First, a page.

Getting started with site reliability engineering (SRE)

14Jul,21 Post Image

Benjamin Treynor Sloss (VP Engineering, Google) is generally credited with coining the term “site reliability engineering (SRE)” in 2003 and it’s buzzworthiness has grown in the past few years.

Beyond the buzzword, how do you know if your company is ready to implement SRE? Here are some signs that you need to consider getting started:

  • Your customers aren’t happy with your website’s uptime, performance, and stability.
  • Your support team is overwhelmed, causing SLA breaches, unresolved tickets, and increased downtime.
  • Your system has so many recurring incidents that your support team is experiencing alert fatigue and burnout.
  • Your engineers are taking a reactive approach to incident management instead of making proactive improvements to system stability and resilience.
  • Your engineers are handling recurring incidents manually, resulting in increased operational toil and decreased time available to focus on developing new innovative features.

If any (or all) of the above strike home, you’re ready to start implementing SRE. Use this blog as your beginner’s guide.

What is SRE?

Site reliability engineering (SRE) is a culture and a set of practices to ensure system reliability and maintainability. The SRE team implements best practices, automation, and metrics to find creative solutions when sites slow to the point of user frustration. The team strikes the right balance between reliability and feature velocity.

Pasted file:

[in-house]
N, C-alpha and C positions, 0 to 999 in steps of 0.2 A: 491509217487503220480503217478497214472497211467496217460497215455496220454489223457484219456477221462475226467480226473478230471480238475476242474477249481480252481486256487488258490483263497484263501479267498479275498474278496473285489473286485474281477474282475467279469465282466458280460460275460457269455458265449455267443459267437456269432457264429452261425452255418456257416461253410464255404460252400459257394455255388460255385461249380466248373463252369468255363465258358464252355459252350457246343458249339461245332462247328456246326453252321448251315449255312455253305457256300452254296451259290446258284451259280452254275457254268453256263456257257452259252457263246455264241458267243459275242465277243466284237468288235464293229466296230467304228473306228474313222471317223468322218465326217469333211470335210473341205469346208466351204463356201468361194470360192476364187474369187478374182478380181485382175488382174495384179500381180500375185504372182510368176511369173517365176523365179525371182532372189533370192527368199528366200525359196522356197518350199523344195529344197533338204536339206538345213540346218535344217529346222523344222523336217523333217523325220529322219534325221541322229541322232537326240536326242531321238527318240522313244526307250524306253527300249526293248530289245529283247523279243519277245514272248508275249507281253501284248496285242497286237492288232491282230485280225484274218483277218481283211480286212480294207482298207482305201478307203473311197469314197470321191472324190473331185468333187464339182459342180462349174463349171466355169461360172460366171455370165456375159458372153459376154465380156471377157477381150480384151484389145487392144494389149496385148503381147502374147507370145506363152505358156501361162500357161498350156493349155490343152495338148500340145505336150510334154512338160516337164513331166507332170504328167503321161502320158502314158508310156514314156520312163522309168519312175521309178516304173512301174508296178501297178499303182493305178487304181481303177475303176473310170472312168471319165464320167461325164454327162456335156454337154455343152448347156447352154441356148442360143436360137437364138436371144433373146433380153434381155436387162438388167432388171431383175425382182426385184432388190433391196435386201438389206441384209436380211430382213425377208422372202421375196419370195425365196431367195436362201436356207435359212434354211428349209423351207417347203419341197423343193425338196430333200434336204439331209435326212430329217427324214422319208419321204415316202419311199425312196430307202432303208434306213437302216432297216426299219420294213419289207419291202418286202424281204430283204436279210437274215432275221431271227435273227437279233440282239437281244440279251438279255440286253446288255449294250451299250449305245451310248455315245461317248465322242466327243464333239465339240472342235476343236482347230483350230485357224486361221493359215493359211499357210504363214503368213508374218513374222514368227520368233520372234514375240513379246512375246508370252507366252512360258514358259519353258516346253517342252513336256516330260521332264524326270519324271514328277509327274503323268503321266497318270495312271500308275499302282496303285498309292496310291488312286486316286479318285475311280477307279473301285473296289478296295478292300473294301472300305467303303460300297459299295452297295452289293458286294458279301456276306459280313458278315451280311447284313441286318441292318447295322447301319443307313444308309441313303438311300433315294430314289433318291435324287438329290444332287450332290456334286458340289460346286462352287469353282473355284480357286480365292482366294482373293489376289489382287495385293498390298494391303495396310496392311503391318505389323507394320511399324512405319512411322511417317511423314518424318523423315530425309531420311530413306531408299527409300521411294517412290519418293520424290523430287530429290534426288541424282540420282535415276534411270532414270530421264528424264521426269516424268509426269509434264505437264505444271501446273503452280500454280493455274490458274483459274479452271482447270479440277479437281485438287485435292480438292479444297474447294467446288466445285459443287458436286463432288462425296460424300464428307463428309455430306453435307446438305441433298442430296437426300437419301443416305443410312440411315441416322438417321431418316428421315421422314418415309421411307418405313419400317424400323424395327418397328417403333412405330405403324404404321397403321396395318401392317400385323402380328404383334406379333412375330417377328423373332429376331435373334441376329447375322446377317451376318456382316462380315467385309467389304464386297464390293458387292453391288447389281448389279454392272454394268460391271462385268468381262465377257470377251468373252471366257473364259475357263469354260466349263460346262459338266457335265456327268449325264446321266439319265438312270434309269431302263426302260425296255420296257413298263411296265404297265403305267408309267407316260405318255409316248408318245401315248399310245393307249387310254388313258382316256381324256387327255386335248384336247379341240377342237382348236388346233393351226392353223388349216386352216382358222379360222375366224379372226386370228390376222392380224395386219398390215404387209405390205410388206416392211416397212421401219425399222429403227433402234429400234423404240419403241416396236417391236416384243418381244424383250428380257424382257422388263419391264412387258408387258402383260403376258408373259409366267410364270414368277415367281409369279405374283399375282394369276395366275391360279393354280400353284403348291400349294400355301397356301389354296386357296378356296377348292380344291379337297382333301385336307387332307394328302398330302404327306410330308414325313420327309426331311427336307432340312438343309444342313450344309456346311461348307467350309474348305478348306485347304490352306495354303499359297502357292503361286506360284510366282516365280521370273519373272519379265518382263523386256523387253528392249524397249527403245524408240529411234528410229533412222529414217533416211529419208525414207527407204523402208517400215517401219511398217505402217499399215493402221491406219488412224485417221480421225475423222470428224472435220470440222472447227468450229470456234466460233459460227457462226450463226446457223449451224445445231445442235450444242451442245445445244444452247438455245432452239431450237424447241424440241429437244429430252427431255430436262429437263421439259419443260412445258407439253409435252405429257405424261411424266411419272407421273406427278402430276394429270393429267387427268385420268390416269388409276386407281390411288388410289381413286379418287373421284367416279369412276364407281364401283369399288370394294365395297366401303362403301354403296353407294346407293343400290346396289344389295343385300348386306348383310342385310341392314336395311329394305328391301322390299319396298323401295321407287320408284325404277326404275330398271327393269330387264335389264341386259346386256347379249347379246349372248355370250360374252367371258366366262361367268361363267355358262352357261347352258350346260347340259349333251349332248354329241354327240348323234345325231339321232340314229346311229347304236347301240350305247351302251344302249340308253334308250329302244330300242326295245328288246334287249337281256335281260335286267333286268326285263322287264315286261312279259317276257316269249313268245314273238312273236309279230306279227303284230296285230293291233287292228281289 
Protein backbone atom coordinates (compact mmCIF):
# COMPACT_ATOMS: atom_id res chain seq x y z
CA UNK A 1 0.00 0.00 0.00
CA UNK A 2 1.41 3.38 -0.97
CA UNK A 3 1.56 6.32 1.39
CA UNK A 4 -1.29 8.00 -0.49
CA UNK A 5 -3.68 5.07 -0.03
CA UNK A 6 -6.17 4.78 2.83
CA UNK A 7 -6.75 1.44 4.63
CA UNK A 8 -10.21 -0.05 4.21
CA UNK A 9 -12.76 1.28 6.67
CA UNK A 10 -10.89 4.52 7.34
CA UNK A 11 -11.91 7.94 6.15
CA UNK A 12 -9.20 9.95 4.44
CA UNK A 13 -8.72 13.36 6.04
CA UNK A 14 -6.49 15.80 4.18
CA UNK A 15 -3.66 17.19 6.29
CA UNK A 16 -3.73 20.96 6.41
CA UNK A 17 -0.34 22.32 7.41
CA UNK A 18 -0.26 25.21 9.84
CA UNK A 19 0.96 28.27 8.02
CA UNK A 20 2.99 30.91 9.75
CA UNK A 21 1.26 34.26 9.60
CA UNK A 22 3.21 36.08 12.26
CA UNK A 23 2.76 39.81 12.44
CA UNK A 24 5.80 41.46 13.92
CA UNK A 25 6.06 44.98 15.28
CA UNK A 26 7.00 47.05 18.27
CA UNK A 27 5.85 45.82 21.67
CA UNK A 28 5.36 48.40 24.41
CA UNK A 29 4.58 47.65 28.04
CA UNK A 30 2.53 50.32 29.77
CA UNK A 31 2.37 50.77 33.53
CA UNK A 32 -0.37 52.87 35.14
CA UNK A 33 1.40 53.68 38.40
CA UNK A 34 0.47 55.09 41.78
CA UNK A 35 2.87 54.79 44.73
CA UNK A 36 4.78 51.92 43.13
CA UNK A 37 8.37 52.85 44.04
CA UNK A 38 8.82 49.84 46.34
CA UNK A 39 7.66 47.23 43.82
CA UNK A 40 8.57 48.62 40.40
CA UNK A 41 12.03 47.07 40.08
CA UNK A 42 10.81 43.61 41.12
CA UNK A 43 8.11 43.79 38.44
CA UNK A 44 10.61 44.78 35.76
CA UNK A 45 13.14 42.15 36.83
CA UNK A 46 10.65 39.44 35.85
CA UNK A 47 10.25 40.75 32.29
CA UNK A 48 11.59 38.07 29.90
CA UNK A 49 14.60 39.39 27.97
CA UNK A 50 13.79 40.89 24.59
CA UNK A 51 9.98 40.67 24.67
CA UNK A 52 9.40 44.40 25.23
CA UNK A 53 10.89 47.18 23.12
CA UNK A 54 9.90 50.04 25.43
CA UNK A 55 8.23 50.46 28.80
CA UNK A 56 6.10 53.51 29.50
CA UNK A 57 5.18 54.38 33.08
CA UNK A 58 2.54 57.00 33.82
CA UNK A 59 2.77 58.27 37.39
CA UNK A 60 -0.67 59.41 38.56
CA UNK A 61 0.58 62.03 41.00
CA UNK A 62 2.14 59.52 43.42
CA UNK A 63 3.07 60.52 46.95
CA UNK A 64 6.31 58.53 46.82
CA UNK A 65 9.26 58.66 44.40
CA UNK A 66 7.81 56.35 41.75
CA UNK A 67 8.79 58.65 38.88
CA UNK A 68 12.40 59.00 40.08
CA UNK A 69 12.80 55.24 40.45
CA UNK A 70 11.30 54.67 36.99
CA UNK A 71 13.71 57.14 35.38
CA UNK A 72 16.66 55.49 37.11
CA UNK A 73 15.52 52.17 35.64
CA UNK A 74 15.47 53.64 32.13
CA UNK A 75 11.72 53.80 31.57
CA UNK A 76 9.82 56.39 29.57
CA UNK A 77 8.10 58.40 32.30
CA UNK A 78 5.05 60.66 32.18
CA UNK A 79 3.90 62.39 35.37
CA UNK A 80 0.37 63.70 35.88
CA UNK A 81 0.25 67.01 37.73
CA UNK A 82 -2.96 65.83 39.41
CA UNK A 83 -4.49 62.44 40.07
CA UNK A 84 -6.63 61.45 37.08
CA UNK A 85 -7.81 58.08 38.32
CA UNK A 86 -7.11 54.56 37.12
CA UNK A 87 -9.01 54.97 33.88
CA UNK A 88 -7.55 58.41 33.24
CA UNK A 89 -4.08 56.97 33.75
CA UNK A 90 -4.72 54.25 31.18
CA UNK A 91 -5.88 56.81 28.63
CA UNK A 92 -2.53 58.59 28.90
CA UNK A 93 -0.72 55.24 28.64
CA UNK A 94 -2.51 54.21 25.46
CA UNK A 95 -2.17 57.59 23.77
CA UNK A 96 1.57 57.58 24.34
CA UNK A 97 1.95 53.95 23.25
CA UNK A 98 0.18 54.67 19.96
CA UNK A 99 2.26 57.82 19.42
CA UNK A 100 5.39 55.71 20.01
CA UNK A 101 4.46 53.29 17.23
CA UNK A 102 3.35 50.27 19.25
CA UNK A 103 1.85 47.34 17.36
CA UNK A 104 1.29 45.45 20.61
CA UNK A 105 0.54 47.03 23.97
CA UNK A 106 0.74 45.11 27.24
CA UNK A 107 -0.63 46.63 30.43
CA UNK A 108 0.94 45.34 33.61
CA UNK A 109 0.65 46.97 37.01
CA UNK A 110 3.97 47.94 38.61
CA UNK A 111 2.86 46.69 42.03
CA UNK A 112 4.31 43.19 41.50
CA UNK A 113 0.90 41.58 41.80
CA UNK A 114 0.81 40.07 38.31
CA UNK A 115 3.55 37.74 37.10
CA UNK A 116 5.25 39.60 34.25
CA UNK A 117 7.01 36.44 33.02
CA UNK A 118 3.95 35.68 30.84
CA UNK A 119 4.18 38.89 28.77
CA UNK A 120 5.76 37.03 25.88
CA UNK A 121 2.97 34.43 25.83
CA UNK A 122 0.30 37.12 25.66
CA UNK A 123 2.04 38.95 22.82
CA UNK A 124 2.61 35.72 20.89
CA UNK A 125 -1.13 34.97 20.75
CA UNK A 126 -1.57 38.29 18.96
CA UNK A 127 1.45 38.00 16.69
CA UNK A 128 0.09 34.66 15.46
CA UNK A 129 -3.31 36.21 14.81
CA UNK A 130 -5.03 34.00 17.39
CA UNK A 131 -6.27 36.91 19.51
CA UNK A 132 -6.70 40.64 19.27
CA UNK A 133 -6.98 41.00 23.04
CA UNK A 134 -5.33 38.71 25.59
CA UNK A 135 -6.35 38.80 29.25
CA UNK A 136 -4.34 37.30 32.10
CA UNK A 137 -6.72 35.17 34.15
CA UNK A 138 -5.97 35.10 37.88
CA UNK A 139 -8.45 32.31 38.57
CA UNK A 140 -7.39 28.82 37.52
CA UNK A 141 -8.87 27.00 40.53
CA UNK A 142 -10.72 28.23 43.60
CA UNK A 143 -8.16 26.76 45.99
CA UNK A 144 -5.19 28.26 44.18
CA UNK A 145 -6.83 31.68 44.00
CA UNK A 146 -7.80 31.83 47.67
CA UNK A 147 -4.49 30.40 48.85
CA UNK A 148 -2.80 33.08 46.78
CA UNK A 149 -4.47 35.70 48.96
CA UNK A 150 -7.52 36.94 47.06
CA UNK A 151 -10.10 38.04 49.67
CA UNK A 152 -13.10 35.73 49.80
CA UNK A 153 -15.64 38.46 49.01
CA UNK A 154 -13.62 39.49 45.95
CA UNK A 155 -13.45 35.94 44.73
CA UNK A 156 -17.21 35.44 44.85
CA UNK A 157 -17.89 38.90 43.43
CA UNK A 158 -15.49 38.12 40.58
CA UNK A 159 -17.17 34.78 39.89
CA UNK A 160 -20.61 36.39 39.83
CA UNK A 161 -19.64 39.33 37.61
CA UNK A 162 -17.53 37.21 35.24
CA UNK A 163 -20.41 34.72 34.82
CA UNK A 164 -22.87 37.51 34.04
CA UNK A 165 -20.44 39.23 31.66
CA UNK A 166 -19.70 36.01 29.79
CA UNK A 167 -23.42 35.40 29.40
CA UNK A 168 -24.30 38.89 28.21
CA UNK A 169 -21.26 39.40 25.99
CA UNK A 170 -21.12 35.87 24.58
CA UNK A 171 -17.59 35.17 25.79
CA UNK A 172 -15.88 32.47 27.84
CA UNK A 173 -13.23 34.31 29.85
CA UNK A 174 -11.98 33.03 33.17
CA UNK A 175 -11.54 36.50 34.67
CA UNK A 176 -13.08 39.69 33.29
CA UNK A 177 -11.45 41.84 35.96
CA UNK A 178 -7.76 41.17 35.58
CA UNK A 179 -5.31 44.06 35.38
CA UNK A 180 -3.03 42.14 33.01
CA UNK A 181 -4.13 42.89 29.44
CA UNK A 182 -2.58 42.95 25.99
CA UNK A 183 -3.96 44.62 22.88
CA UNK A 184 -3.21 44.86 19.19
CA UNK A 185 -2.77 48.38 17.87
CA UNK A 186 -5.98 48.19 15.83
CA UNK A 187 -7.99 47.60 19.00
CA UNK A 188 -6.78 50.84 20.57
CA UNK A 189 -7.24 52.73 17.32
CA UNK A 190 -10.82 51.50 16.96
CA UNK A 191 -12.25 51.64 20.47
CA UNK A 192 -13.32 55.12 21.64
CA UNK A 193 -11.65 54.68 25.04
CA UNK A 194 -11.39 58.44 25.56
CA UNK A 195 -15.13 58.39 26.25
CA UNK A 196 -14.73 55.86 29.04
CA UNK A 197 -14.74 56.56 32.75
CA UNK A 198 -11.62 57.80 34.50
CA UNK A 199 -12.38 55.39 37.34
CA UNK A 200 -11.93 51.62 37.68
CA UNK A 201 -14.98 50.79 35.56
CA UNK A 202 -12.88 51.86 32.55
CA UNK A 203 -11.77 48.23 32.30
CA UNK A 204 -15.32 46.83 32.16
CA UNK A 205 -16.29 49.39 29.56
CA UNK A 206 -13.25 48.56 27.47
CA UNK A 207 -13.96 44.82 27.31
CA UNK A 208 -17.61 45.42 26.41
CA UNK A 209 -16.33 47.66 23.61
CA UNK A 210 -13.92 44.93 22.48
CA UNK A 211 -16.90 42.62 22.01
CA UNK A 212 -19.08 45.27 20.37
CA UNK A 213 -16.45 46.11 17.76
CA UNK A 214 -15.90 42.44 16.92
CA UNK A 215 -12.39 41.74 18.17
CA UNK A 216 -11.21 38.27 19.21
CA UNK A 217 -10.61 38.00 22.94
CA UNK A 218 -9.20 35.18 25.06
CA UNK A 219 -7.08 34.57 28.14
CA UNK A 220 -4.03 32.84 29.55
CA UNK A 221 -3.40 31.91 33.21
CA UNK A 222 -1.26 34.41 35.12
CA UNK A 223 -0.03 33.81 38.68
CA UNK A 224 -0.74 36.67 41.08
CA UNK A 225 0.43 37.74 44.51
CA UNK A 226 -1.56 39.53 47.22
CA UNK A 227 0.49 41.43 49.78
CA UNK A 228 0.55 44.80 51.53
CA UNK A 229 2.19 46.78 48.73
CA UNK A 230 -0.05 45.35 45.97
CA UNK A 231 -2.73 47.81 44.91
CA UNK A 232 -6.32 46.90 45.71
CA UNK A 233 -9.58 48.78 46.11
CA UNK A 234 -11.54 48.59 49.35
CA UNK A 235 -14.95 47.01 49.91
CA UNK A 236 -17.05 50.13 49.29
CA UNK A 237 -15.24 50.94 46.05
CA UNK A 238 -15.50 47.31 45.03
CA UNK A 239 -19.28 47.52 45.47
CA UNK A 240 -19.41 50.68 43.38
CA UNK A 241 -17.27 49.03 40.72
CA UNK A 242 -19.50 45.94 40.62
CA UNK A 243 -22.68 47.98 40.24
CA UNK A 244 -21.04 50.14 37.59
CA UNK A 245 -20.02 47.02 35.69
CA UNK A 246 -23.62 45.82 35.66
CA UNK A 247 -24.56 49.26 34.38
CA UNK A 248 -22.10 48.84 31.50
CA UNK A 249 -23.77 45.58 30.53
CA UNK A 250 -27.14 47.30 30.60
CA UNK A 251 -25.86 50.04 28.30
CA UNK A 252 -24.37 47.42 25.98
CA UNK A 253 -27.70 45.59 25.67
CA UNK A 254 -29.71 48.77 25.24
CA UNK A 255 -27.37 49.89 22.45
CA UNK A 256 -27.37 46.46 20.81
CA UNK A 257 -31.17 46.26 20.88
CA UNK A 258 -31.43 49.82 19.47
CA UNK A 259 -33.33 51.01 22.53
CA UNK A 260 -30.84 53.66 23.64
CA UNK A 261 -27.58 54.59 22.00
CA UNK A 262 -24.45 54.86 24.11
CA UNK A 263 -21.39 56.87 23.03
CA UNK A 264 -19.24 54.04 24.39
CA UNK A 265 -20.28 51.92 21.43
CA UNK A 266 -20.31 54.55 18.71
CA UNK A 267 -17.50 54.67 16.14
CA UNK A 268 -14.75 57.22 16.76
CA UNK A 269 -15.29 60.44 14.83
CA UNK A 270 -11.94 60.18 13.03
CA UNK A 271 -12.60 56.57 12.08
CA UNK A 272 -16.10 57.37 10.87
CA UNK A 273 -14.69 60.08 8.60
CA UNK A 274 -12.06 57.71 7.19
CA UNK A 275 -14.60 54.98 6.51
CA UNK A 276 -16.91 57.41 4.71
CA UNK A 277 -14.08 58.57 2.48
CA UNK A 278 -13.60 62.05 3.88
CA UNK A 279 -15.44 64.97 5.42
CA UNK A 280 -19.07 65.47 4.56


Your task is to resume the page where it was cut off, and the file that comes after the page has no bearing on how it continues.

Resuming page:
In its SRE Book, Google explains,

“It’s impossible to manage a service correctly, let alone well, without understanding which behaviors really matter for that service and how to measure and evaluate those behaviors. To this end, we would like to define and deliver a given level of service to our users….”

Organizations need well-defined reliability targets, which are known as Service-Level Objectives (SLOs). These objectives are measured by Service-Level Indicators (SLIs)

It’s critical to maintain a delicate balance between change requests, feature releases, and site reliability. If an organization meets its SLOs, it can make prudent decisions on the percentage of time its engineers devote to innovating products and developing new features. Without SLOs, innovation can be disrupted by infrastructure instability and conflicts in change management and event handling.

All the teams that are part of a project (e.g., the operations team, product manager, developers, and the SRE team) need to concur upon a standard definition and suitable level of reliability and the action plan in case of failure to achieve that reliability level. During that discussion, the teams need to address:

  • What does availability mean to us?
  • How do we define user happiness? Convert availability/happiness into metrics.
  • How will we track availability and customer happiness?
  • Which Service-Level Indicators (SLIs) reflect failure?
  • How will we mitigate failure?

A deeper dive into SRE terminology

Service-Level Indicator (SLI) a quantitative measure of some aspect of the level of service.

An SLI defines whether you are meeting your Service-Level Objectives (SLOs). It measures how your service is performing by defining parameters that signify the successful transactions handled by the service over a defined time interval. An SLI is the number of good events divided by the total number of valid events, multiplied by 100%. For example: